Jason Kottke blogs at Kottke.org and every once in awhile he shows up on Bullseye to tell us about the best stuff on the web. This week Kottke points us toward some of his all-time favorites: The Wire Bible and Survival Tips for the Middle Ages.
Bob Newhart is an actor, stand-up and legend of American comedy. A pioneer comedian in every sense, Bob began his comedy career when he and a friend improvised over-the-phone comedy routines to kill boredom at work, and subsequently sold the bits to radio stations. The "phone sketch" would be a schtick that would last throughout Newhart's career, and featured quite prominently in the release of his 1960 comedy album debut Button Down Mind of Bob Newhart. The album was an unprecedented hit as a comedy recording, outselling Elvis Presley and winning the Grammy for Album of the Year. Its success eventually led Newhart to television, first with a variety sketch show in the early '60s, and then a pair of sitcoms: The Bob Newhart Show in the 1970s, and Newhart in the early '80s.
Bob joins us to reflect on his comedy career, from how he honed his craft as a solo straightman -- leaving the wild responses on the other end of his phone conversations entirely in the minds of the audience -- to what keeps him going today when he's accomplished so much as a performer. Newhart still performs dozens of nights a year as a stand-up, while acting in both film and television. You can find him at BobNewhart.com. This interview originally aired April 3, 2012.
Has the Almighty ever swayed athletic outcomes? Does He even care for sports at all? Get the straight truth from The Man Himself. The answer may surprise you.
This excerpt is from The Last Testament: A Memoir By God, with David Javerbaum.
David Javerbaum is an Emmy-winning comedy writer and former executive producer of The Daily Show. You can see more of his work with God on Twitter @TheTweetofGod.
Our voice of God is provided by comedian and Funny or Die writer Seth Morris, who is also on Twitter @SethISMorris. This segment originally aired April 3, 2012.
Christofer and Benjamin Wagner are brothers and the co-directors of the documentary Mister Rogers & Me, about children's television personality Fred Rogers, and the effect he had on the lives of generations of kids. For Ben -- who moonlights as a documentarian between his day-job as an executive with MTV News -- it was a project that began more than ten years ago, when he discovered Mister Rogers really was his neighbor, living next door to him at a vacation home in Nantucket, MA. Rogers' heartfelt sincerity, and his ability to truly live in the moment, compelled Ben to learn more about the man and about the countless lives he'd forever changed.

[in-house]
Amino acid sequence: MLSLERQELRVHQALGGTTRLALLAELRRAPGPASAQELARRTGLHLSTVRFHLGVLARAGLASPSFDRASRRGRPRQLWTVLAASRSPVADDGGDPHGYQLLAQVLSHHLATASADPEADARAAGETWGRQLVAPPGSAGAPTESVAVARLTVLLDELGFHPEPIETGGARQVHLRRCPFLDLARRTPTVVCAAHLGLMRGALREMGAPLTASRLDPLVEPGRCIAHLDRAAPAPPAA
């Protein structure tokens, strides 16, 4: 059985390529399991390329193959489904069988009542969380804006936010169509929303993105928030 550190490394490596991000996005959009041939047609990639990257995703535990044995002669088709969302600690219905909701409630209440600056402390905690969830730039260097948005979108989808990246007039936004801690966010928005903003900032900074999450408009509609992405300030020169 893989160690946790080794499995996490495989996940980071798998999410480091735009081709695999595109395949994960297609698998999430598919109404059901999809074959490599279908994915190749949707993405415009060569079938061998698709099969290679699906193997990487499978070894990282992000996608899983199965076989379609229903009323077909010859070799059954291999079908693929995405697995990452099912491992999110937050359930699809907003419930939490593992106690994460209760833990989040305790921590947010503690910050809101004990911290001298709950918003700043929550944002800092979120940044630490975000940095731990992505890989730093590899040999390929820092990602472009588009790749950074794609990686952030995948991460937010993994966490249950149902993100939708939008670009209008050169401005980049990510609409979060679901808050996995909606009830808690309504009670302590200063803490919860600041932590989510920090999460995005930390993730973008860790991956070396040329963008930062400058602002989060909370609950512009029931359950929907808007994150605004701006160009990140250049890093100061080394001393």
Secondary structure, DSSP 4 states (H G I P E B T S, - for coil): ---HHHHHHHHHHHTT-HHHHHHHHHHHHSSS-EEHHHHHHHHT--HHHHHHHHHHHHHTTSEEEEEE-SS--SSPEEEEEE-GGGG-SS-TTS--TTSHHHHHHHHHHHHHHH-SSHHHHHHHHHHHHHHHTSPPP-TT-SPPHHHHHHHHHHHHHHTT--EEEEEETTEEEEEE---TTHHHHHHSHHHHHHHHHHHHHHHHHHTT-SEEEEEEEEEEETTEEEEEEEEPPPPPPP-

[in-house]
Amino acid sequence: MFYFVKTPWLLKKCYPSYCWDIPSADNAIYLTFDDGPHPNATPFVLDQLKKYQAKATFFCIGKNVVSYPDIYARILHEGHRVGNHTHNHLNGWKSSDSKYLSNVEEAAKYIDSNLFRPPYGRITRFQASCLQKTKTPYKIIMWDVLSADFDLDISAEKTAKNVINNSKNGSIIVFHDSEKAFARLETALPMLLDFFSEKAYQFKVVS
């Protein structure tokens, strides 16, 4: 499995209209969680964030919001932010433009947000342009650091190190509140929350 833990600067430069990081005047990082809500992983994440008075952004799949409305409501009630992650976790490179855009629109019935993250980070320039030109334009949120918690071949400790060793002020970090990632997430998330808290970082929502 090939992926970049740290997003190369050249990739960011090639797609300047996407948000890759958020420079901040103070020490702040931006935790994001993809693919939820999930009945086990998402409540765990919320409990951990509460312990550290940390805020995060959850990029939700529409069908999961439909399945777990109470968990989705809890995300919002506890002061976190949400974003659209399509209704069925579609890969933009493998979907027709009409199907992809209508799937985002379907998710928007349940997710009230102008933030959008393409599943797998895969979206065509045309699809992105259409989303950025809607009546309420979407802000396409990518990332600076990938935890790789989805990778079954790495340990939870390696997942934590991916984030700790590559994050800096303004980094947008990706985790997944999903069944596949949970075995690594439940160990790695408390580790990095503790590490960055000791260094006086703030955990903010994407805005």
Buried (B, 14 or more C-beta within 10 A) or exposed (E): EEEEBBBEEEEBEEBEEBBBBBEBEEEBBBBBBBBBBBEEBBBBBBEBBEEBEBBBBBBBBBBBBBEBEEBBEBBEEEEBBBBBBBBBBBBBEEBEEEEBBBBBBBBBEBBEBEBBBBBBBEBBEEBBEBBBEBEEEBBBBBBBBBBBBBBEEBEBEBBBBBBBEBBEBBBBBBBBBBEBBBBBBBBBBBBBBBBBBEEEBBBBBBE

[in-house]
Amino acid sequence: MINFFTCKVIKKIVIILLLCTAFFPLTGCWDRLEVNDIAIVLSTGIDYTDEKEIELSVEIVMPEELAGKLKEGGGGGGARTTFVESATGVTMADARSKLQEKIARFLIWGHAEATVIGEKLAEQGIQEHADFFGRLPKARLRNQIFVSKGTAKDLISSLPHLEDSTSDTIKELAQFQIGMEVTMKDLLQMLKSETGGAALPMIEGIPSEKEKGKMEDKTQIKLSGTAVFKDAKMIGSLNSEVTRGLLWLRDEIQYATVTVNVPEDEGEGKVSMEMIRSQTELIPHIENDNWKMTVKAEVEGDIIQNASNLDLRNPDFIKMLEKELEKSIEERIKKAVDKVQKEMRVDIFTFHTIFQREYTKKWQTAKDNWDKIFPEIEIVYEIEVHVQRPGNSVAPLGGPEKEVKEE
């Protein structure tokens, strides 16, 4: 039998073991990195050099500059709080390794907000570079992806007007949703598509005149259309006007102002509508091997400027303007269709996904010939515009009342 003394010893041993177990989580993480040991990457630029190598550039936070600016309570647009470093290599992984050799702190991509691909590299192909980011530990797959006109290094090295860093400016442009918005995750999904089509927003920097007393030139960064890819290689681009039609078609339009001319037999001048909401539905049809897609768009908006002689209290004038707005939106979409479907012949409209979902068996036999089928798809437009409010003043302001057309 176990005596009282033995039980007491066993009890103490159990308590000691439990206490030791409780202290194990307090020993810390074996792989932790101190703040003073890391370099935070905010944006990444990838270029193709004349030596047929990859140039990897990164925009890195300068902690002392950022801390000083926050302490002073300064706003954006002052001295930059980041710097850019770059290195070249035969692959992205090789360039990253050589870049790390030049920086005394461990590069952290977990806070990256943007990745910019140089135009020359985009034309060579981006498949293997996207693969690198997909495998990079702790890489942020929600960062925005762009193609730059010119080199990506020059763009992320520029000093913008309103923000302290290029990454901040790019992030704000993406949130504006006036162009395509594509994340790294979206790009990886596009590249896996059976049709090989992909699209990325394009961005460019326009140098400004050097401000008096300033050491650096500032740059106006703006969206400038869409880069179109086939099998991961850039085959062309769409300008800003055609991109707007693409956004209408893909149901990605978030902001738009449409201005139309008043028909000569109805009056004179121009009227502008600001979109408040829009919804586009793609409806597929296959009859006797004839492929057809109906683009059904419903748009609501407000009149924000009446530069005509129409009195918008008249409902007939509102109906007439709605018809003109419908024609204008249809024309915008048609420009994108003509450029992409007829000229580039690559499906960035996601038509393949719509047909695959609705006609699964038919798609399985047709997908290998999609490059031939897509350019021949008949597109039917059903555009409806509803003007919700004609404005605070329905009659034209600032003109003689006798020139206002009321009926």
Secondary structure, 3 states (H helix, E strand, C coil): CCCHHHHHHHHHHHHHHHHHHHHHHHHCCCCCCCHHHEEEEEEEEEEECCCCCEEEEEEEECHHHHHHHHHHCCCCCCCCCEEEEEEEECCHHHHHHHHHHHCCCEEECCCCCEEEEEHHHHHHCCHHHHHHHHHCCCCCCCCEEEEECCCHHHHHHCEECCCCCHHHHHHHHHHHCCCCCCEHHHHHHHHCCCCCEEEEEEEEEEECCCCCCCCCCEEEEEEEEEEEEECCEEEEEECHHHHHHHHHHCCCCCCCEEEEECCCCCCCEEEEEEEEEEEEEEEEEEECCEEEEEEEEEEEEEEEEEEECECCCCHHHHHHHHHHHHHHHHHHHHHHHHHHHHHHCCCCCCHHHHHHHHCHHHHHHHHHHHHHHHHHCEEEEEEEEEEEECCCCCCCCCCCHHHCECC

The Wagner Brothers sit down with Jesse to discuss the film, the overwhelming experience of meeting Mr. Rogers in person, and the way he helped so many grow up in ways they might not even have noticed. Mister Rogers & Me is available now on DVD. This interview originally aired April 3, 2012.
On The Outshot this week, Jesse looks back on the 2010 Sundance Film Festival and finds his favorite film of the fest is only now getting the theatrical release it so richly deserves. The film is Boy, from Māori writer/director/star Taika Waititi. It tells the story of a young Māori boy named, well... Boy. Boy is given the chance to reconnect with his deadbeat father (Waititi) after years apart, as Dad's been away in jail. You can see and hear our interview with Taika Waititi and James Rolleston here.
It's a story bursting with youthful optimism, while the darkness of adulthood creeps in around the edges. It's screening this summer in theaters around the country. This segment originally aired April 3, 2012.
Got a little-known film of your own you want to spread the word about? Head on over to the MaxFun forum and pick your own Outshot.